Proliferation, differentiation, and effector functions of T lymphocytes are regulated by an intricate network of multiple signaling pathways. They are triggered by ligation of the antigen-specific T-cell receptor (TCR), costimulatory receptors, cytokines, and chemokines. Dysregulated signaling is observed in diseases ranging from immunodeficiency to autoimmunity and T-lymphoid malignancies. We study T‑lymphotropic rhadinoviruses, Herpesvirus saimiri (HVS) and Herpesvirus ateles (HVA), and their oncoproteins that support transformation of primary human T cells to permanent growth in culture. Our analyses aim at the signaling pathways influenced by the viral oncoproteins to understand their role in regulation of T-cell proliferation and viral persistence.
The HVS oncoproteins StpC and Tip as well as the HVA oncoprotein Tio bind to Src-family kinases (SFK) and NF-κB-regulating TRAFs through distinct amino acid motifs. Accordingly, both SFK and NF-κB activity is required to maintain the growth-transformed phenotype of persistently infected T-cells.
The Tyrosine kinase interacting protein (Tip) of HVS strain C488 was identified as a phosphoprotein associated with Lck, a major T-cell specific SFK. Binding of Tip to Lck is based on modular interactions with the SH3, kinase, and SH2 domains. Similar to Tip, the Two-in-one (Tio) oncoprotein of HVA interacts with the SH3 and SH2 domains of several SFKs, including Lck and Lyn. Integrity of the SFK binding motifs in Tip and Tio is crucial for viral T-cell transformation. Specifically, targeting of SFK SH3 domains correlates with the viral capacity to transform human T lymphocytes.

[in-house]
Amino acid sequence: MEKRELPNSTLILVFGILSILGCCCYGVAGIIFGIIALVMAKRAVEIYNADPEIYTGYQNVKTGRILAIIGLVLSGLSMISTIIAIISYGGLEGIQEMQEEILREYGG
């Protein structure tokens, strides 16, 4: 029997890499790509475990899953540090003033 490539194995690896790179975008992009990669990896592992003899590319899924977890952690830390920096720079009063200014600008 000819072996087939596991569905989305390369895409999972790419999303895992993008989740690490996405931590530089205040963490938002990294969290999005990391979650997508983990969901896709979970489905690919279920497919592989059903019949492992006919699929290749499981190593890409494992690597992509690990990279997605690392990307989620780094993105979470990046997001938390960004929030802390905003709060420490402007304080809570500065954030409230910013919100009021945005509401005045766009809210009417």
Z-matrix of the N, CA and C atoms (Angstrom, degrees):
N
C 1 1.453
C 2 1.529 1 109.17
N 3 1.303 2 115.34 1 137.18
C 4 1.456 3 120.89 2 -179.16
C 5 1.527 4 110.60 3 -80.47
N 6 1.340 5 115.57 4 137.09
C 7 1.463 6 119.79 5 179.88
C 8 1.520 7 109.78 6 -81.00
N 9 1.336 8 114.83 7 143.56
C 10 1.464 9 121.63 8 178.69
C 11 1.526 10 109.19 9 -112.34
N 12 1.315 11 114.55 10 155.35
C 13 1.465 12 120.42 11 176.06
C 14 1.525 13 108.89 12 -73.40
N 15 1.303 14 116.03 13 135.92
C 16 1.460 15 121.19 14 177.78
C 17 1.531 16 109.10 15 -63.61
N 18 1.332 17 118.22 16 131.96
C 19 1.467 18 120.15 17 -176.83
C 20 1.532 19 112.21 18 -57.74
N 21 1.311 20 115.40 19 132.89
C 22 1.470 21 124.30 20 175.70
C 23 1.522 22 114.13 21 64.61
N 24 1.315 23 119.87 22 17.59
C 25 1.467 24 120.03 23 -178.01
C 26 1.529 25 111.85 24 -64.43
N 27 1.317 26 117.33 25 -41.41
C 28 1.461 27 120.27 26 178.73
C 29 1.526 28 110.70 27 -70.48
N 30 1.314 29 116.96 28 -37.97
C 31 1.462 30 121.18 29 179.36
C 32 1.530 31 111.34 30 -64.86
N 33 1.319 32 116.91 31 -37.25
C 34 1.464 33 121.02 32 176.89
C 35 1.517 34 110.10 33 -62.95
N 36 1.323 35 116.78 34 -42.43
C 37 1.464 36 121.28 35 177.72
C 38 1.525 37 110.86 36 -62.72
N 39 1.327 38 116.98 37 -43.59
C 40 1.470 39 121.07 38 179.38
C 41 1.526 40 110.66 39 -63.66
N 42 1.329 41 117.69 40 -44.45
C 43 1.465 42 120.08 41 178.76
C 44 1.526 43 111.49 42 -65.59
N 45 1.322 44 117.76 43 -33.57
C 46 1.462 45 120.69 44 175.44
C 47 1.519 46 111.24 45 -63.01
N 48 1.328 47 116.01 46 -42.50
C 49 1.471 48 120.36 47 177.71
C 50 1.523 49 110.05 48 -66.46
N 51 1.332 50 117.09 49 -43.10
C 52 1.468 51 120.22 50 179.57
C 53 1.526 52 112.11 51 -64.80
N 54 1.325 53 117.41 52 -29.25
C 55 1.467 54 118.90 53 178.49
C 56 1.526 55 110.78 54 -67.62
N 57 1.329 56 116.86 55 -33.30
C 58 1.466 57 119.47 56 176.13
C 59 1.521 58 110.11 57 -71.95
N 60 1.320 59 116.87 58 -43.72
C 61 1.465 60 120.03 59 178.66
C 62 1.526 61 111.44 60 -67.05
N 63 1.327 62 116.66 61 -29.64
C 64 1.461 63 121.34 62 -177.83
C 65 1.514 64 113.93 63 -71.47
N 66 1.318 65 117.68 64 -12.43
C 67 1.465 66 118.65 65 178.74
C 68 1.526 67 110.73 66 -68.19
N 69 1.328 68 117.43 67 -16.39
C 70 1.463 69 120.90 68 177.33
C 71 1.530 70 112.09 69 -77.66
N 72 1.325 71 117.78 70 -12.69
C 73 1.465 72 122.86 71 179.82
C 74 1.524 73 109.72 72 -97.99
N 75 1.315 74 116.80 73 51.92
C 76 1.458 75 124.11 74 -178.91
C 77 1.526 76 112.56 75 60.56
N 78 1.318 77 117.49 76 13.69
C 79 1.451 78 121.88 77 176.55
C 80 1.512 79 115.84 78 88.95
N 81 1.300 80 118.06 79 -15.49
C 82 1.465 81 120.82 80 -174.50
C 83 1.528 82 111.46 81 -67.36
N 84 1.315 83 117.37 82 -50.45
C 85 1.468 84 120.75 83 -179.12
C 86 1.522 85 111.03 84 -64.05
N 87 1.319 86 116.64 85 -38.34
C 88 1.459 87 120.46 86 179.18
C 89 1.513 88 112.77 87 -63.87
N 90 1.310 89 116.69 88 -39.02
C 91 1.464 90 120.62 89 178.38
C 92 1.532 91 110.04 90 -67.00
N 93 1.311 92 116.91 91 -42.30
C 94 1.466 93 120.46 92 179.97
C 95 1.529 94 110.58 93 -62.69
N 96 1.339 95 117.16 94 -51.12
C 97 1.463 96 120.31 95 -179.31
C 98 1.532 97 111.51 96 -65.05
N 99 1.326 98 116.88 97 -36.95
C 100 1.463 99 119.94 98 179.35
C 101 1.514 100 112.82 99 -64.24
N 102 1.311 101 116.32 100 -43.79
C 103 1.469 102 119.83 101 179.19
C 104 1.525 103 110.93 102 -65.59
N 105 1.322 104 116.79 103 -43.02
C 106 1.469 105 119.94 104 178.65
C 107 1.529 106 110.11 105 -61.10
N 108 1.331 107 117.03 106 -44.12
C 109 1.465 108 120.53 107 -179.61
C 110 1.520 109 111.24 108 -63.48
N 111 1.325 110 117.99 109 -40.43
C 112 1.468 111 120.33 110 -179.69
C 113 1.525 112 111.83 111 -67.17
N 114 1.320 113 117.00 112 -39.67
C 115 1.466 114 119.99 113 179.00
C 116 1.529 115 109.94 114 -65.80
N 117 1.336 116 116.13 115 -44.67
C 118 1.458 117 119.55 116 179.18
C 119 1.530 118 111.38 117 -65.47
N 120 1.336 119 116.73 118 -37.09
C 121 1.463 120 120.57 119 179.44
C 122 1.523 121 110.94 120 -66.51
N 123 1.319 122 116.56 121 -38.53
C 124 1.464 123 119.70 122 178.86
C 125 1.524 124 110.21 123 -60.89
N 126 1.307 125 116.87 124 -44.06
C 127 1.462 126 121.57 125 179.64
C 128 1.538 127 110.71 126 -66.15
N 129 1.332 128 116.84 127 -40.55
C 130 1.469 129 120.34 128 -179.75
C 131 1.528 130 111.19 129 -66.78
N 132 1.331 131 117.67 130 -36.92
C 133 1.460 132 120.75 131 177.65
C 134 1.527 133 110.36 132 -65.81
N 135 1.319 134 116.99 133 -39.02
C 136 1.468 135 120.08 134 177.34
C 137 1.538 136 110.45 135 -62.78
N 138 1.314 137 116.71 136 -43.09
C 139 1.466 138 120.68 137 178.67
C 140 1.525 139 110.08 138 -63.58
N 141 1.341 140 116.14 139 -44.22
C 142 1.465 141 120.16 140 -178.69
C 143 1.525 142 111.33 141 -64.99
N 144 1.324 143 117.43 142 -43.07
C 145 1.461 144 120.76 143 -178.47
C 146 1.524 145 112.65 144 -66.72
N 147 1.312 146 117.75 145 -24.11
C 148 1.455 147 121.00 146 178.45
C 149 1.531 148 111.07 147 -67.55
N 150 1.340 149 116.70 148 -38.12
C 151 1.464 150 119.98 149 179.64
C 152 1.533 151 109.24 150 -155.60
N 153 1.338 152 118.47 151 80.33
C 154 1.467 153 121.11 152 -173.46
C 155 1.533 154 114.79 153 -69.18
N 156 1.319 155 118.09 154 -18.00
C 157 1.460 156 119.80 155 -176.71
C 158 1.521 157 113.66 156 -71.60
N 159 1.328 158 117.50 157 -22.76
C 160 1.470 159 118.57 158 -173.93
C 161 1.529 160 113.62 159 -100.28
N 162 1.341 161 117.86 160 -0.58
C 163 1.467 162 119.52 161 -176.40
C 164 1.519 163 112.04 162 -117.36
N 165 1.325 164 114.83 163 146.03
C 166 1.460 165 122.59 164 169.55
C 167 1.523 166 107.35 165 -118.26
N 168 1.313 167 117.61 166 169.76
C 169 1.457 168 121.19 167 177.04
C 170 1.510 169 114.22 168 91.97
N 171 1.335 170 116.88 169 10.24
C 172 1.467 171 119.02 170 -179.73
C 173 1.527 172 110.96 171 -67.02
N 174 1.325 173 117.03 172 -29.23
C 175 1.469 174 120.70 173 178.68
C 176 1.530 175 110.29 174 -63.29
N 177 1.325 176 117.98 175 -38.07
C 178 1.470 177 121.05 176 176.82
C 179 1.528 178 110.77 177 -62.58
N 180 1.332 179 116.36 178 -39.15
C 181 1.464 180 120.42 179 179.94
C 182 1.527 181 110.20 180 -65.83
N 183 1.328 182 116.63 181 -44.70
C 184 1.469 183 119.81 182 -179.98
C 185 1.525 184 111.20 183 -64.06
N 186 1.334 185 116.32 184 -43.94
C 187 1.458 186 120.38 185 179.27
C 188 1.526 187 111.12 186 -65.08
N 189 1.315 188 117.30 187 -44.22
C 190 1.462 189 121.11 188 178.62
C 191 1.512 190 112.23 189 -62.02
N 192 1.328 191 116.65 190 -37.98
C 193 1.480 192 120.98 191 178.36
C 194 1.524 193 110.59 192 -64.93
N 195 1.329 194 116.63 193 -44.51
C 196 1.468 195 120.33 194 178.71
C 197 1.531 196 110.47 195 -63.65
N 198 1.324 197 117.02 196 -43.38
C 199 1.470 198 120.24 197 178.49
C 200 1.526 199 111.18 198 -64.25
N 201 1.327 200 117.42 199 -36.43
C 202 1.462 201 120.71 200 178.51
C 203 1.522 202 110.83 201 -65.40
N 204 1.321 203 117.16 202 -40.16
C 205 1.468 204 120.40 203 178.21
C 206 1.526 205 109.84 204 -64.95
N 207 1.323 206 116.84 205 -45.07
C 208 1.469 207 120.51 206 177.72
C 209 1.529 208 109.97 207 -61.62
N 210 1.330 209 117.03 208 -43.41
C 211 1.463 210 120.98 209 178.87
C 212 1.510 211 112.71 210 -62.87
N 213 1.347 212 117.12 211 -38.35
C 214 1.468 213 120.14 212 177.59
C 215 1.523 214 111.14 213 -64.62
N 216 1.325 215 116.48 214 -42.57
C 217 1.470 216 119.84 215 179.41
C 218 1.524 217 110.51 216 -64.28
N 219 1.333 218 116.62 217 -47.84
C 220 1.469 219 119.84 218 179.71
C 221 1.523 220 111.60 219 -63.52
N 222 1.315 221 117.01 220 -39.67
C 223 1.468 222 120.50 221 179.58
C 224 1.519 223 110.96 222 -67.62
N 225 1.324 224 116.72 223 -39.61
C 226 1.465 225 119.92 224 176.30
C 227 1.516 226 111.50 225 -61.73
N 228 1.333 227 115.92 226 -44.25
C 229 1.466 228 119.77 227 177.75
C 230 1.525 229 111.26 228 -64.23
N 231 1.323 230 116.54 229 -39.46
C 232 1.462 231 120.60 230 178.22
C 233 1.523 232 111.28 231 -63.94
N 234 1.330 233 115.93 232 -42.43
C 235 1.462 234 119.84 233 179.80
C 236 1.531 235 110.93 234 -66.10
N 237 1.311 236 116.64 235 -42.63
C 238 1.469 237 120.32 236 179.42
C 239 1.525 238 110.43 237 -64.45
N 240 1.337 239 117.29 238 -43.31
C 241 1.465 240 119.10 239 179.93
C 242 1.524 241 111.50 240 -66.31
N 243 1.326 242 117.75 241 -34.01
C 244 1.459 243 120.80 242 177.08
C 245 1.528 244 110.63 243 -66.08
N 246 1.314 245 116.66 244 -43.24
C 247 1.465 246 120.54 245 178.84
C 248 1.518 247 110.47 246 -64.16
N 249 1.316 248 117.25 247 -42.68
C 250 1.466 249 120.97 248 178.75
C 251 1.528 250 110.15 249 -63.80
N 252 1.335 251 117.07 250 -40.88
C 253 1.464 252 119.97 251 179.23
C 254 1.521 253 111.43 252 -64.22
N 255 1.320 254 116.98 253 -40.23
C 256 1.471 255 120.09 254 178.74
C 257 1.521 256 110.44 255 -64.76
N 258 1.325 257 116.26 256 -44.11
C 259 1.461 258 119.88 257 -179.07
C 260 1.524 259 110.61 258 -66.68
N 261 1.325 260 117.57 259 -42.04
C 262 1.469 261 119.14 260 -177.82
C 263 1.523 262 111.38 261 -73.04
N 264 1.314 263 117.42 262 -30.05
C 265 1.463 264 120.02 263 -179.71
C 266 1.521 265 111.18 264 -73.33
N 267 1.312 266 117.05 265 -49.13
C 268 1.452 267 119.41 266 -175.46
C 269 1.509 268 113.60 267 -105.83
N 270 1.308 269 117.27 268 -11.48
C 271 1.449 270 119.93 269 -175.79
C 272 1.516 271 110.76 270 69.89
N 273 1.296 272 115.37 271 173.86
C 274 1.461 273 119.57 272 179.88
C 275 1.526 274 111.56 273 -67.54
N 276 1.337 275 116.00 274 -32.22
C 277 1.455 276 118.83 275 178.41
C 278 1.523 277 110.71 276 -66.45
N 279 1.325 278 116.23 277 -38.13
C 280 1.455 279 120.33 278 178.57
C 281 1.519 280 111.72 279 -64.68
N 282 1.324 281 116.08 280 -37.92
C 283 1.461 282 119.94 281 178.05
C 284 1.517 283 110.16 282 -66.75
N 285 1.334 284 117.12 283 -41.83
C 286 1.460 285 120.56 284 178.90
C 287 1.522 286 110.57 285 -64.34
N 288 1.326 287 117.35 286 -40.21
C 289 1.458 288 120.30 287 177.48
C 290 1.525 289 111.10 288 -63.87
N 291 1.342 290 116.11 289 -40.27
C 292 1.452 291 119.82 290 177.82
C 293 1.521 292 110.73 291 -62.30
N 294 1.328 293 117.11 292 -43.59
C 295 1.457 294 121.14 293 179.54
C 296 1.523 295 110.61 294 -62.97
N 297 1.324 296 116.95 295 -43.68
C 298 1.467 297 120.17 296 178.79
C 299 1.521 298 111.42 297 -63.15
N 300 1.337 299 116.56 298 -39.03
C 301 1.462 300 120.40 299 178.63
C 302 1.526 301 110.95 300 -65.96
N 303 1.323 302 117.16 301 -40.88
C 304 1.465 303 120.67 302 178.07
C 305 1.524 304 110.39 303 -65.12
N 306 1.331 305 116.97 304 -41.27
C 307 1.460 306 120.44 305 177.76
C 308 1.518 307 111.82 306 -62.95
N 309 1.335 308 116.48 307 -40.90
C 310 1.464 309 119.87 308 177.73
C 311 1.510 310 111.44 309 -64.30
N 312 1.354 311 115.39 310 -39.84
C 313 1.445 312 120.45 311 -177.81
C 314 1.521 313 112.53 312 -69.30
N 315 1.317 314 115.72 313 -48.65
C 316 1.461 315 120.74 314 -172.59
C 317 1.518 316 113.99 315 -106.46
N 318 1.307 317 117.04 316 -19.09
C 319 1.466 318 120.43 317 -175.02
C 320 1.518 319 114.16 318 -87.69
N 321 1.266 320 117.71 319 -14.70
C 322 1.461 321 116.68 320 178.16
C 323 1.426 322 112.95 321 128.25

Dependent on their SFK interaction sites, Tip and Tio induce the activation-specific phosphorylation of STAT1, STAT3, and STAT5. In addition, activation of STAT1 and STAT3 by Tip relies on tyrosine residue 114 (Y114), which may serve as an Lck substrate and, subsequently, as a STAT binding site. However, Tip mutant Y114F still supports viral T-cell transformation in culture. Likewise, activation of serum response factor (SRF) by Tip depends on SFK interaction as well as Y114. Thus, signaling intermediates, which are downstream of SFK SH3 binding and essential for viral transformation, remain to be identified.
The Saimiri transformation-associated protein of subgroup C (StpC) harbors an N‑terminal binding site for TNF receptor-associated factors (TRAFs), especially TRAF2, that is required for both canonical and noncanonical NF‑κB activation. In contrast, Tio induces either of the two NF‑κB pathways through a distinct molecular mechanism. Recruitment of TRAF6 to the N-terminal PQEHEE motif efficiently triggers canonical NF-κB activity. Inhibition of this pathway results in death of virus-transformed T lymphocytes. Recruitment of TRAF3 to a unique, extended TRAF binding motif is highly selective and induces noncanonical NF‑κB activity without affecting the canonical pathway. Therefore, Tio represents a unique tool to study noncanonical NF-κB signaling in T-cells.
In an attempt to identify cellular genes induced by Tio in dependance of noncanonical NF-κB signaling, we identified MMP9 as a potential candidate. Ongoing analyses indicate that Tio relies on the activity of canonical and noncanonical NF-κB as well as SFKs to upregulate this matrix metalloprotease involved in multiple biological processes including tumor cell invasion.
Human lymphocytes transformed by H. saimiri subgroup C closely resemble mature, activated T-cells with a cytokine expression pattern skewed towards a Th1 phenotype. Accordingly, we identified the typical Th1 cytokine, interferon γ (IFN-γ), as a downstream target of the viral oncoproteins. While Tip-SFK interaction is essential for the basal induction, StpC augments IFN-γ expression through NF-κB activation. Recent experiments demonstrate that Tio also triggers IFN-γ production through SFK as well as canonical and noncanonical NF-κB activity. However, STAT1 phosphorylation depends on SFK interaction only and, thereby, excludes autocrine signaling. Thus, the role of IFN-γ in viral T-cell transformation in culture remains enigmatic. In infected animals, however, virus-induced IFN-γ production might contribute to viral pathogenesis.